Managing Difficult Plant Diseases: Inoculum is microscopic

Rose black spot disease occurs only on genetically susceptible roses when there are periods of leaf wetness long enough for infection to take place. Photo courtesy James Chatfield

By James Chatfield, Joseph Boggs, and Erik Draper

Inoculum is the structure or part of the pathogen that initiates disease. Microscopic, it can take the form of:
● spores or threadlike mycelia of fungi;
● bacterial cells;
● parasitic eelworms known as plant parasitic nematodes; or
● submicroscopic particles of viruses or phytoplasmas—so small even regular light microscopes cannot detect them.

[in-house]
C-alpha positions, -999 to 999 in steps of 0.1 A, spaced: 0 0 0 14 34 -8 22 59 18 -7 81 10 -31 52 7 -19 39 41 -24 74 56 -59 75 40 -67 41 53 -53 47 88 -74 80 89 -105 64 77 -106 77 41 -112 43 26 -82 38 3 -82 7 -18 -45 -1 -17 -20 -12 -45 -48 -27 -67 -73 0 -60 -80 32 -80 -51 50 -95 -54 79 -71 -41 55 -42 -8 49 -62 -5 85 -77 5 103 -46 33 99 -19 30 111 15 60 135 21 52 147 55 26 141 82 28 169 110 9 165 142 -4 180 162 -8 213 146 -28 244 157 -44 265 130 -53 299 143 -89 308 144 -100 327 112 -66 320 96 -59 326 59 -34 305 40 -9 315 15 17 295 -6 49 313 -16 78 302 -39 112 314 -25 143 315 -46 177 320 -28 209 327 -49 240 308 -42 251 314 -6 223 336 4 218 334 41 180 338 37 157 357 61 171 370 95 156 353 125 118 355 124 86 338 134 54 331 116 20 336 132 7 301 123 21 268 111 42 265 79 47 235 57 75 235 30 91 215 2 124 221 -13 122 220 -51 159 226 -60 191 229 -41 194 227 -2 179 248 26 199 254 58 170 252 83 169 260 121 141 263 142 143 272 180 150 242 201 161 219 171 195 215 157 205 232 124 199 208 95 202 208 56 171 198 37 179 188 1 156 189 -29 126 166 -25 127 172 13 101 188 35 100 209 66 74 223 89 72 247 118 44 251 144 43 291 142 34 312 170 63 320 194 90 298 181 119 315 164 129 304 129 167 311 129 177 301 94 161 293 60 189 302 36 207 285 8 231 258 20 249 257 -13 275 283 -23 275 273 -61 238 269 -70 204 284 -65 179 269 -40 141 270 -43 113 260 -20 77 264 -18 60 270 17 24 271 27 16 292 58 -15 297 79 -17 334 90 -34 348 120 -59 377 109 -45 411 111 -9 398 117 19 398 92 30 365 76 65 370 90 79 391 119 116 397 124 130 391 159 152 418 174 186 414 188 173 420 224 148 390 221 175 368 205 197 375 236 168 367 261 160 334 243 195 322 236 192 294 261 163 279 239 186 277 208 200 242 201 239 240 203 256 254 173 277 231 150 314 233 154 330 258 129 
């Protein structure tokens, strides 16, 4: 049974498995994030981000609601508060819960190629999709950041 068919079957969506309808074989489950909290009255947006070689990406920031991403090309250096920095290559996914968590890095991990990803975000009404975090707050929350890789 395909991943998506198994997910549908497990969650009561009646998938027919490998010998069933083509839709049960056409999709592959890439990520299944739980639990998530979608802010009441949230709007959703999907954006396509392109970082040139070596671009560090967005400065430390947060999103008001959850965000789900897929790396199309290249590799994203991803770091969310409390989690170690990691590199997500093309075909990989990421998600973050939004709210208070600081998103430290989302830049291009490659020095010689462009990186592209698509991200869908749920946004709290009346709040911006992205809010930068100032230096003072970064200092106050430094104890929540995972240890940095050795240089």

One of the reasons infectious plant diseases were mysterious for so long, and why disease management is complicated, is the inoculum of the pathogen is invisible to the naked eye when it arrives at the plant, where it then penetrates and infects the plant tissue. Green industry professionals consider insects and mites to be small and hard to see, but they are gargantuan compared to virulent plant pathogens that cause infectious plant disease, along with the other two components of the disease triangle—‘the susceptible host’ and the ‘environment conducive to disease.’

Read the full article: Managing Difficult Plant Diseases

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